This encouragement for other artists to open up and share is reflected in Yukta’s own work, executed with tenacious compassion. Many of her poems, many of her performances that have elevated her to a position of an influential Nepali literary figure, are extremely gentle, even in their deeply personal emotional depth. Poems about difficult relationships, scarcity and tough mental terrains are written with such affection that it’s sometimes difficult to reconcile one emotion with the other – does the poem evoke anger or does it evoke love? Poems by Yukta tend to feel both in equal measure.
Yukta Bajracharya performing Seaweed
“To see tenderness as a strength took me a while. In the initial phases of writing poems, I was troubled by the fact that they were compassionate and emotional, not revolutionary and groundbreaking,” Yukta says. “One of the things that I realized was that for that time period, that’s the only way I would write. That’s my voice, and changing that would not have been genuine. Finding other people who were tender was really powerful for me. That sort of expression, I really admired in others.”
What is the point of this tenderness, the point of sharing this tenderness in work, in print, and even on stage? According to Yukta, the survival of the Word Warriors depends on their compassion and commitment to helping each other express themselves. “If the Word Warriors weren’t a community committed to lifting each other up, caring for and hearing from one another, they would be lost by now,” she says. Art thrives on response, she adds, and artists draw inspiration from each other, help each other grow. Growth, Yukta knows, happens best in safe, encouraging spaces. “The things that I say, and the things that I write – I am able to do them because I have the space where I know I won’t feel judged for it. Workshops need to be this space, where anyone can explore and share.
“Feeling safe enough to explore is very important for someone who creates art. In a workshop, we give a certain framework. We’re saying: this is how you use metaphor. We’re saying: break those rules and see what happens. What happens when you’re, for example, doing poems by not spelling all your words correctly? Art needs artists to try different things, to experiment.”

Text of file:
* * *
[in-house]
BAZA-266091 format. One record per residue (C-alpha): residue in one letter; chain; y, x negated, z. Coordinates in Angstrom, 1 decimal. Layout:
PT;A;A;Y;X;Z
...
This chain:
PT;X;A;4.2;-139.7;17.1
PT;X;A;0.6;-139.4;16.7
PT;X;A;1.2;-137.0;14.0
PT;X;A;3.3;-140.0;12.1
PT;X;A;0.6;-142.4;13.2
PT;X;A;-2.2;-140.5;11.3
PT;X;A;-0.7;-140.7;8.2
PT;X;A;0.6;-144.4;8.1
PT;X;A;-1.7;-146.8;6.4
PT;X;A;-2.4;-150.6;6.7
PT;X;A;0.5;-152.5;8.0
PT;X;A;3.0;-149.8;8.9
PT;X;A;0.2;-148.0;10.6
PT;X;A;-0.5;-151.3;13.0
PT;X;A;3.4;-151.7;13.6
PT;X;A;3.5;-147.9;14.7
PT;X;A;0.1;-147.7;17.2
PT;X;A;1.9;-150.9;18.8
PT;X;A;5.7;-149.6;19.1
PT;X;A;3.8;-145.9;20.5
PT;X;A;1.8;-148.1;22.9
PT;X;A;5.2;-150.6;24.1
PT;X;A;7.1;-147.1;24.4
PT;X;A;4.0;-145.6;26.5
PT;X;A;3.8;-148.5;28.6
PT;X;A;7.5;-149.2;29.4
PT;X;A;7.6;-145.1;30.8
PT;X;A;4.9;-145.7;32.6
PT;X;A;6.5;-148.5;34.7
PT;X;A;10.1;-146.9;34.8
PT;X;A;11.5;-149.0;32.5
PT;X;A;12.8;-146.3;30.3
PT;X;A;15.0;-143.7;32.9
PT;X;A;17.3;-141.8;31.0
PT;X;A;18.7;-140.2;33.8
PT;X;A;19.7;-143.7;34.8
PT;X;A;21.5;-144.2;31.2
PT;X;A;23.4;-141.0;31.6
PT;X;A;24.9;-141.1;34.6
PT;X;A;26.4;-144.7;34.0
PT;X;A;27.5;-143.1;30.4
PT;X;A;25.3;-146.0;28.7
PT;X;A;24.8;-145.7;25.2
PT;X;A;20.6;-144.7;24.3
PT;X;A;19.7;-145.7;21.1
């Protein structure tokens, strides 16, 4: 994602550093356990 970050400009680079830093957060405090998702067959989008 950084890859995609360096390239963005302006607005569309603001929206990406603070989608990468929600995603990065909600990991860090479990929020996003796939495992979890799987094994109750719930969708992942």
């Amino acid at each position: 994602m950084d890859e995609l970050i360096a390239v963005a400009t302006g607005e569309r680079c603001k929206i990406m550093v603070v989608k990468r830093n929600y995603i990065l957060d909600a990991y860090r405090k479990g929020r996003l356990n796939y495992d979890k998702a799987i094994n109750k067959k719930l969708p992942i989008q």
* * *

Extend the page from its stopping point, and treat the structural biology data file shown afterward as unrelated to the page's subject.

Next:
Exploration and experimentation are important artistic devices for Yukta. In her work with QC, the Word Warriors, and Book Bus, Yukta engages with scores of young children and adolescents, and holds the softest spot for children’s literature and poetry, approaching her own workshops for young people, as her colleague Nasala Chitrakar calls it, “with child-like glee”.
“I like how children’s stories are very playful,” Yukta says. “We tend to think: this is for the child, and this for the adult. With adults things get serious, there’s a lack of playfulness, and the spark of wonder that children’s books have is lost. The possibilities with playfulness are so vast, not just in the story itself, but also the structure. Popup books are for children, but it still brings wonder to adults.
“I really appreciate the small things in children stories – the kind of stories they tell. They are very endearing,” Yukta tells me. “I want stories like these; I want literature to always be a part of my work and the approach I take when working with youth. I love working with the youth because – it’s very important for me to recreate experiences I’ve had in workshops. The way that we conduct workshops is very new to children who go through a very rigid educational systems. Even standing in a circle and sharing is something absolutely new. Greater learning can happen when you bring yourself into the classroom, share your stories.”
In the Nepali context – but not limited to it – poetry is an improbable profession. Even for a poet like Yukta, poetry had seemed like a gamble – the need to pool into her family’s monthly income, the need to earn enough to support herself makes her wonder what poetry for her would have been if not for spaces like QC, if not for grants she’s won along the way, and if not for the enduring support of communities she actively helped foster. But striving for tenderness in the workplace is unheard of, made real and possible only by poets and educators like Yukta Bajracharya.
“Growing up, in many ways, something that I’ve learned is that for young people it’s important to have other people they can depend on. I don’t see dependency as something that’s bad,” Yukta says. Towards the end of our talk, the young team members at QC, who so admire their Yukta di, have started to shuffle around the office, listening in on our conversation.
“Young people need people they can look up to, and in some ways literature and the arts can do that for them. My interest in working with young people stems from that – a lot of people I meet shouldn’t feel like they’re on their own. Poetry, or having a community, can give that unwavering comfort and support, and can do so much for young people. Rarely does this emotional support come from the family. It’s important to have an outlet, and it’s important to have a support system. Sometimes this support system is the arts,” Yukta says.
Then she gestures happily around the office. “Sometimes it’s other people.”